Nicaragua’s president daniel ortega under pressure: over the weekend, large numbers of people again took to the streets in the central american country to protest the planned increase in social security contributions.
At least 25 people have died and dozens more have been injured in clashes between protesters, government supporters and security forces, according to human rights activists.
Nicaragua is the second poorest country in latin america, with a minimum wage of 170 US dollars per month. Social security contributions are to be increased by up to 22.5 percent for more than 700 workers.000 employees rise. But the protests are also directed against pension cuts. These are the most violent social protests to date against the government of president ortega.
Demonstrators hurled stones at officials and erected barricades in the capital managua. Police fired rubber bullets into the crowd and used trangenic gas. Numerous students barricaded themselves in university buildings. A reporter covering the protests was also reportedly killed in the town of bluefields.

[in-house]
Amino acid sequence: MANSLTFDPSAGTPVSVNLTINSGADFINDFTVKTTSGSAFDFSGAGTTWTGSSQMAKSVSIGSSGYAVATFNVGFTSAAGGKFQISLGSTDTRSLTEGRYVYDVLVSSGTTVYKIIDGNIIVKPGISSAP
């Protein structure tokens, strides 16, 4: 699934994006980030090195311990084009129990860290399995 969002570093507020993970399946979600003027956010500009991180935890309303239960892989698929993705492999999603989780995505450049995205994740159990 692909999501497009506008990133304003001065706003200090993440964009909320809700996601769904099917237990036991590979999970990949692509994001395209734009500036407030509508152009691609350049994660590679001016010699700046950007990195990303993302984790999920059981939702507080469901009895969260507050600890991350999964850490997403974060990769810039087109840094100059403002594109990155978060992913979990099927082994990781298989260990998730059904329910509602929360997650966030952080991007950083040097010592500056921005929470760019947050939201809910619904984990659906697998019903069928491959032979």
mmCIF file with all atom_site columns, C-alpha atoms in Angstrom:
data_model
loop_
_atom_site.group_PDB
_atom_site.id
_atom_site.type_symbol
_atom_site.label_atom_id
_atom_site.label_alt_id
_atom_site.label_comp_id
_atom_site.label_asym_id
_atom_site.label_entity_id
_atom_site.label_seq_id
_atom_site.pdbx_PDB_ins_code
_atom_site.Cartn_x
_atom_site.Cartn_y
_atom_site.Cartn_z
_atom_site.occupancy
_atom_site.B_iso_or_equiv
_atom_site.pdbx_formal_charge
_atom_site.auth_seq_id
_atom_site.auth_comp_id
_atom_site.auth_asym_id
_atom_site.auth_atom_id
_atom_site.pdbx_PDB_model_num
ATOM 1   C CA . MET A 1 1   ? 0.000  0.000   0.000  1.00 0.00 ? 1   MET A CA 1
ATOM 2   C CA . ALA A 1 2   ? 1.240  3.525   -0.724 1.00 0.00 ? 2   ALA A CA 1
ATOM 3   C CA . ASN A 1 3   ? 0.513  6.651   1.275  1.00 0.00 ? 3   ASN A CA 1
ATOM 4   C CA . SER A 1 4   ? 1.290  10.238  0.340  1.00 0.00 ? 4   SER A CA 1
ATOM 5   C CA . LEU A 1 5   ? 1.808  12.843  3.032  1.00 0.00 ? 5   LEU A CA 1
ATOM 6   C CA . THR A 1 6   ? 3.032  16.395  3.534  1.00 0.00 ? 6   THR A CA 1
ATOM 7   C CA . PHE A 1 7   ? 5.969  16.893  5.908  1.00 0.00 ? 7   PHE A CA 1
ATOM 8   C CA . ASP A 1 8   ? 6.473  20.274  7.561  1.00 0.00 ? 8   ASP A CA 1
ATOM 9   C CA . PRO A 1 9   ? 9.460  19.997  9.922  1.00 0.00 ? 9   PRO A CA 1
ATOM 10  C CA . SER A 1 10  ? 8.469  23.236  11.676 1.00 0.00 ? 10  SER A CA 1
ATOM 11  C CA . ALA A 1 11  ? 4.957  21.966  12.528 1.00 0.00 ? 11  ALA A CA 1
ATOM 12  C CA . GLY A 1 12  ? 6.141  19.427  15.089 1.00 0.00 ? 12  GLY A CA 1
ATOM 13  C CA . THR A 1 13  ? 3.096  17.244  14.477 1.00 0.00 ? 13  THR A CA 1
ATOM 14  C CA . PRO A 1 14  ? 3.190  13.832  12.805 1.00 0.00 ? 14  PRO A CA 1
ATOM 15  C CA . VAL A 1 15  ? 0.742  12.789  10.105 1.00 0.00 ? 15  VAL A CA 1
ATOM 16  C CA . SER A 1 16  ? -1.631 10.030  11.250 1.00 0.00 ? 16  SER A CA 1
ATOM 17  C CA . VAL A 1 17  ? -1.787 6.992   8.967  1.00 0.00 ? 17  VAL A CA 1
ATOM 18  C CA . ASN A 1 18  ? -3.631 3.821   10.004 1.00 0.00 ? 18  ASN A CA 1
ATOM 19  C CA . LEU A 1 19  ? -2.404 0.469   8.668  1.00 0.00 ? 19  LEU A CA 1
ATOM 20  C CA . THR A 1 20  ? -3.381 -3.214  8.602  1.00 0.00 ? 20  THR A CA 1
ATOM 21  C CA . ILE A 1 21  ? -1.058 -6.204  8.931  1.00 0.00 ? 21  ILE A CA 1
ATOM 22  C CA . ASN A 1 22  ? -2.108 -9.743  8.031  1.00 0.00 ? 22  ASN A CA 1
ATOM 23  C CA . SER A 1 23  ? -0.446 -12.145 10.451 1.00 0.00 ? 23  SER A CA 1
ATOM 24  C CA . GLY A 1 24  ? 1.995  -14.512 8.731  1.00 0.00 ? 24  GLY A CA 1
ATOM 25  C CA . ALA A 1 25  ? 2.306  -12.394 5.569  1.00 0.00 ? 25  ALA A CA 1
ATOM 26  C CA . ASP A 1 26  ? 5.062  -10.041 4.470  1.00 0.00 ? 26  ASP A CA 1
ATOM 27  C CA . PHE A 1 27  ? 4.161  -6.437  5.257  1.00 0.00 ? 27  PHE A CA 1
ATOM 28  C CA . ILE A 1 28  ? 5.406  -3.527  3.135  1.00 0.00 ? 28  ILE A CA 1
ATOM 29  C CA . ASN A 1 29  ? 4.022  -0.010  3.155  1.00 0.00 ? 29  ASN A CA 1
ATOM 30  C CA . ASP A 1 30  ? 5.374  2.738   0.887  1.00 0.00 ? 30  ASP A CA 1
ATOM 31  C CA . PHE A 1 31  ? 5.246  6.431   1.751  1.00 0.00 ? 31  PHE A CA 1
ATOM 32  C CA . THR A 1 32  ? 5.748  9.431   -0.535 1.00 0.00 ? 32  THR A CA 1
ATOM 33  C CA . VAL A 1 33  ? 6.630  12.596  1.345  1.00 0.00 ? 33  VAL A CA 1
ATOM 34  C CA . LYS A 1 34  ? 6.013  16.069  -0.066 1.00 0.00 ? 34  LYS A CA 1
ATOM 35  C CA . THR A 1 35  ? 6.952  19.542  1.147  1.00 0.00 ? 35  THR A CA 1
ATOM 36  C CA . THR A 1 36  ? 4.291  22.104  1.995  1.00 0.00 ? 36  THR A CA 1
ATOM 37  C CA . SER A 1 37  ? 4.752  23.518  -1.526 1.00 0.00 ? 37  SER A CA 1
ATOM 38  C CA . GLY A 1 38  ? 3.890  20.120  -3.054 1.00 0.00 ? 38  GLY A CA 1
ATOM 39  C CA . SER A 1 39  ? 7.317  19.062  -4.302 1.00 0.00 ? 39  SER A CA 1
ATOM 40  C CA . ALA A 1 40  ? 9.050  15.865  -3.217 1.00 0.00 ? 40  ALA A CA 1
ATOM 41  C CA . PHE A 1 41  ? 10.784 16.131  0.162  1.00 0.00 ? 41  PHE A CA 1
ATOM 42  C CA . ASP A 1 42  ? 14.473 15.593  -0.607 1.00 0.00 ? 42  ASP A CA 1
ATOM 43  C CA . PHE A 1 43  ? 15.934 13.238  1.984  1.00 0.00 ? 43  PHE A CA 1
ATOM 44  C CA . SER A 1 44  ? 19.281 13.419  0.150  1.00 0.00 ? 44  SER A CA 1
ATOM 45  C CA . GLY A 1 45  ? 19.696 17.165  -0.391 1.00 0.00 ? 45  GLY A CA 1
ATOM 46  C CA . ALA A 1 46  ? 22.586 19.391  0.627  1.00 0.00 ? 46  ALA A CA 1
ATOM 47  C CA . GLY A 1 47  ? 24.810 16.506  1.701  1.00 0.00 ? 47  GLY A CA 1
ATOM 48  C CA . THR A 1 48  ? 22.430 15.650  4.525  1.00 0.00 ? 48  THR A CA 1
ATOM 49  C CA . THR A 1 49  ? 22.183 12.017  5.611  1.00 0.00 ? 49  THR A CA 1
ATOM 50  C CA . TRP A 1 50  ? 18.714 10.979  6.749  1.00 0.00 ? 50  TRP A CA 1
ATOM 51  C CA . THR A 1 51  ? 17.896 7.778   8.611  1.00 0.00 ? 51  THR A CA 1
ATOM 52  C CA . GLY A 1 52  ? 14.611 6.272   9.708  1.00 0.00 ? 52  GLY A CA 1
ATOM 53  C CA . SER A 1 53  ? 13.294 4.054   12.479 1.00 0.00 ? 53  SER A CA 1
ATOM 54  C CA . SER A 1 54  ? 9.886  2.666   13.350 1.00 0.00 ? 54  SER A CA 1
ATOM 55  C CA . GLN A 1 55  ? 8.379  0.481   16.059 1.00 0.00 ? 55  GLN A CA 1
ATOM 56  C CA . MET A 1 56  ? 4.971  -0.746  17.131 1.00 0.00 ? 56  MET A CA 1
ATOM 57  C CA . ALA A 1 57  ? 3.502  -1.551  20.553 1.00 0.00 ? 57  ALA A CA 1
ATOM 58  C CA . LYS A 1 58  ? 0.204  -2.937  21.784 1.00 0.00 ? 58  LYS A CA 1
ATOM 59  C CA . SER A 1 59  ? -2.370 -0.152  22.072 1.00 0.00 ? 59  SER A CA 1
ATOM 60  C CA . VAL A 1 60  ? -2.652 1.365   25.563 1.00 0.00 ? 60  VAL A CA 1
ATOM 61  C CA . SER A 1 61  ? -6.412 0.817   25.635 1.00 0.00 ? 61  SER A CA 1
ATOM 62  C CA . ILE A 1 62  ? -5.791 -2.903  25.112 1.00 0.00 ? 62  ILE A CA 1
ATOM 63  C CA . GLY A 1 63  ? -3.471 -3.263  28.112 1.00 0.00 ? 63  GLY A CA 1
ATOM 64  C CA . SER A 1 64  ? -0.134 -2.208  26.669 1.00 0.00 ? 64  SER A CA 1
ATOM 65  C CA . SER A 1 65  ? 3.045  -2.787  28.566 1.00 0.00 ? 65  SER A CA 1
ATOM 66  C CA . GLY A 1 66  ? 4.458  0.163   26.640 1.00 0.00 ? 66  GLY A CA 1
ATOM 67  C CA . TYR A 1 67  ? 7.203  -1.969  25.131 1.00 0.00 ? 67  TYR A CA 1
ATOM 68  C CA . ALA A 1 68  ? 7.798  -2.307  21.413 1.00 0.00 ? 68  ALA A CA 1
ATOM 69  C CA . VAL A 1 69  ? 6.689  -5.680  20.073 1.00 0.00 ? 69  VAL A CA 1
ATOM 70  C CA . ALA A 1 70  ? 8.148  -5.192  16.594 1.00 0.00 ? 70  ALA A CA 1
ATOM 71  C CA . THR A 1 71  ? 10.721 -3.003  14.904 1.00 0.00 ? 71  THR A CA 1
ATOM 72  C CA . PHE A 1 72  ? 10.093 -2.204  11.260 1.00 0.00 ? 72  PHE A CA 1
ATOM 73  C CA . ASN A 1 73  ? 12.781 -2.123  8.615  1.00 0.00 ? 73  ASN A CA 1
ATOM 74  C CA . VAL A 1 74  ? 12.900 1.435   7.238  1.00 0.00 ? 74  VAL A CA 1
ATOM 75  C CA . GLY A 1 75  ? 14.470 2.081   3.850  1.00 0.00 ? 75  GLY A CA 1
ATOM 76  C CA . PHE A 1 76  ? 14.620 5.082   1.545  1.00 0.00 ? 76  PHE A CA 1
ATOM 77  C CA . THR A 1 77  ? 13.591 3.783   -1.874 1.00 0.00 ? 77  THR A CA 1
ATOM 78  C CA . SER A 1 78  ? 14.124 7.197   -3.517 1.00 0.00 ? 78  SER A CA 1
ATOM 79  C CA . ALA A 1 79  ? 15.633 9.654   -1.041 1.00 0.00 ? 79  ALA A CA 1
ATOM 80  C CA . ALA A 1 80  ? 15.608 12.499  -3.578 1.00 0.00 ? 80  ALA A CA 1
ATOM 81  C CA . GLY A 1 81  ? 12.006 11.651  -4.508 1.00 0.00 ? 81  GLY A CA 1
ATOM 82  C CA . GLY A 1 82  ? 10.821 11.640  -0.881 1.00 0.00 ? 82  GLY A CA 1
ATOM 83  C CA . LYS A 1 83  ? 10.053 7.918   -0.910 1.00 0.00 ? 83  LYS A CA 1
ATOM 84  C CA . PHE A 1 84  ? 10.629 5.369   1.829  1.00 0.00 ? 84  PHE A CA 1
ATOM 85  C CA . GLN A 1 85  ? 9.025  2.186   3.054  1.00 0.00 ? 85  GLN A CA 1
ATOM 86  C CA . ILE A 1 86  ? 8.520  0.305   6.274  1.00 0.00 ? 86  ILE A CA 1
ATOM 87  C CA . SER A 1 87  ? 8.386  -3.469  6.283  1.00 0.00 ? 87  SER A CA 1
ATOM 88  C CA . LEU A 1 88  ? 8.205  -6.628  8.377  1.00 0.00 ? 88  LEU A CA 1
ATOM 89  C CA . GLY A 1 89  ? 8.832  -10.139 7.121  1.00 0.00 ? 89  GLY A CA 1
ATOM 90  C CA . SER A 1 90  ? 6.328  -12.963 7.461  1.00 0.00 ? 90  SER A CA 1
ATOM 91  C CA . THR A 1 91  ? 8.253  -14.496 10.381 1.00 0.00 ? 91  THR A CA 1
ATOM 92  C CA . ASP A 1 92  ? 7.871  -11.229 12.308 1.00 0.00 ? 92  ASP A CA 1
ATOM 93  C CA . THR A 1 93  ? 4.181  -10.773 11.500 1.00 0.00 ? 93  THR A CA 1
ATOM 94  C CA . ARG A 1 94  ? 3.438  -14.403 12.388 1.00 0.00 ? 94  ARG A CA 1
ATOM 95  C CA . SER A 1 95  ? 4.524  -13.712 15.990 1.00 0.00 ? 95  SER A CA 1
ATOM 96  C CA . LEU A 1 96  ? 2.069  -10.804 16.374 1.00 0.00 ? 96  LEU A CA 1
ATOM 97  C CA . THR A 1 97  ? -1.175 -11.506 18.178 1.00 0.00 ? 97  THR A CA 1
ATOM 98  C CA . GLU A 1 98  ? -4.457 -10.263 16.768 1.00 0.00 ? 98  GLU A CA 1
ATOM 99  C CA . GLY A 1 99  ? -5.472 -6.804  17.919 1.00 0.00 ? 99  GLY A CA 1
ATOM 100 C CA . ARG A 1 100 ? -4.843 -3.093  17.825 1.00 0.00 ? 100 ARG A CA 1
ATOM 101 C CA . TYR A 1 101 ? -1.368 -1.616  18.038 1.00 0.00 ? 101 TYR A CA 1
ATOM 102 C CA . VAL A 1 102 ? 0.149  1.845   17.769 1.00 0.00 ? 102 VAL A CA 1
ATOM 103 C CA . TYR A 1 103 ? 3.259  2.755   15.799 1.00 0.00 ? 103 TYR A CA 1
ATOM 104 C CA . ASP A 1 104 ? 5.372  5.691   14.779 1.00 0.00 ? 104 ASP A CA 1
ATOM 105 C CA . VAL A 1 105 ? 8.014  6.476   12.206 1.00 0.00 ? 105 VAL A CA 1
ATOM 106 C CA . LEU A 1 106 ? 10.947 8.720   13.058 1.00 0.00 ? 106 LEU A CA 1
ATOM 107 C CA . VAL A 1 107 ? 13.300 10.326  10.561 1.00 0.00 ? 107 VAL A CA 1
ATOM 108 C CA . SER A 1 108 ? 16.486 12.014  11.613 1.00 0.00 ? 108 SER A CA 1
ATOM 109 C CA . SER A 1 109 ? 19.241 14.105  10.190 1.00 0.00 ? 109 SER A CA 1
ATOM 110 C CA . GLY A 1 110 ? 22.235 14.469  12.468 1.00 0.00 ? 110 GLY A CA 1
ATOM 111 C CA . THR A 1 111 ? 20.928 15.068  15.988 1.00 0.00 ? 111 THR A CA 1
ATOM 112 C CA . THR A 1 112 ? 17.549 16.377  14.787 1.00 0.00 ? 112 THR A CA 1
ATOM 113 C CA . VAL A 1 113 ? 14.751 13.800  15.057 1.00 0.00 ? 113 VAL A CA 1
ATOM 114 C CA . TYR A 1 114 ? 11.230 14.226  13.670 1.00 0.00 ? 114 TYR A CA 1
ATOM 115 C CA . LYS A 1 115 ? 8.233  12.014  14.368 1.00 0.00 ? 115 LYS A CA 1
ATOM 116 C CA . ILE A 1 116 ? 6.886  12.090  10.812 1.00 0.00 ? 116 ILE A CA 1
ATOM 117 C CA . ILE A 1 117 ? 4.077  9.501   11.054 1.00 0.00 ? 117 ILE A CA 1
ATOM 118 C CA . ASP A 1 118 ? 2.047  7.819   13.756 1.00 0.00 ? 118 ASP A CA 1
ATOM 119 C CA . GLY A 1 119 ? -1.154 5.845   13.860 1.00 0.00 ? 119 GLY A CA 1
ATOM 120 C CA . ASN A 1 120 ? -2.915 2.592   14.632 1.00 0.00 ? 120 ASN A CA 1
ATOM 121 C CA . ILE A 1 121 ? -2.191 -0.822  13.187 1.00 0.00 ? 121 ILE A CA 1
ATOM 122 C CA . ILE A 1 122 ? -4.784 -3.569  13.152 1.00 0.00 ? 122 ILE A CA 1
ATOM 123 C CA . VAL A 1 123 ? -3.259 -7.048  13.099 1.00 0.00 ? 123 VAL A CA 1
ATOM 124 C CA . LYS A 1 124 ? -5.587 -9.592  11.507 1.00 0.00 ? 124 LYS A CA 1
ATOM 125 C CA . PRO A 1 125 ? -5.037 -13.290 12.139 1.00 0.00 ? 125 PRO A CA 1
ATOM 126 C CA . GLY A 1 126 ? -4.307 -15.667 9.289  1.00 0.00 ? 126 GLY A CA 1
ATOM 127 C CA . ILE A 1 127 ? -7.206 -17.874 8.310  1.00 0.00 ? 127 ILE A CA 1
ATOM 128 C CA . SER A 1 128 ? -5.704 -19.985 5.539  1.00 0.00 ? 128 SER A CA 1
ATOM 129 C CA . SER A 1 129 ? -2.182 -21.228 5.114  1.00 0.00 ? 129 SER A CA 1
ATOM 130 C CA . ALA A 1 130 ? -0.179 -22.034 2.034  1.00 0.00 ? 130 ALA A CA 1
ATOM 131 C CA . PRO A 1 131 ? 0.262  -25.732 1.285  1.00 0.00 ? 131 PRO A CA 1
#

The nicaraguan bishops’ conference called on the government to withdraw the controversial reform. "To correct decisions is a sign of humanity, to listen is the way of prudence, to seek peace everywhere is wisdom," the bishop’s statement read.
In view of the violent protests, the government showed a willingness to talk. "Our president, commander daniel, is ready to return to the negotiating table," said ortega’s wife and vice president rosario murillo. "There is no decision yet, it is only a proposal that can still be revised."
The employers’ association, however, called on the government to first stop the repression of the demonstrations by security forces and pro-government hit squads. "We call on the government to immediately ensure that no more blood is spilled," the association’s statement read.
Former rebel commander ortega had already ruled after the victory of the sandinista revolution from 1985 to 1990 and returned to power in 2007. Ortega has abandoned his socialist ideals and is now pursuing a more neoliberal economic course. Critics accuse him of establishing an authoritarian family dynasty at the head of state and funneling public funds through dark channels into the pockets of his clan.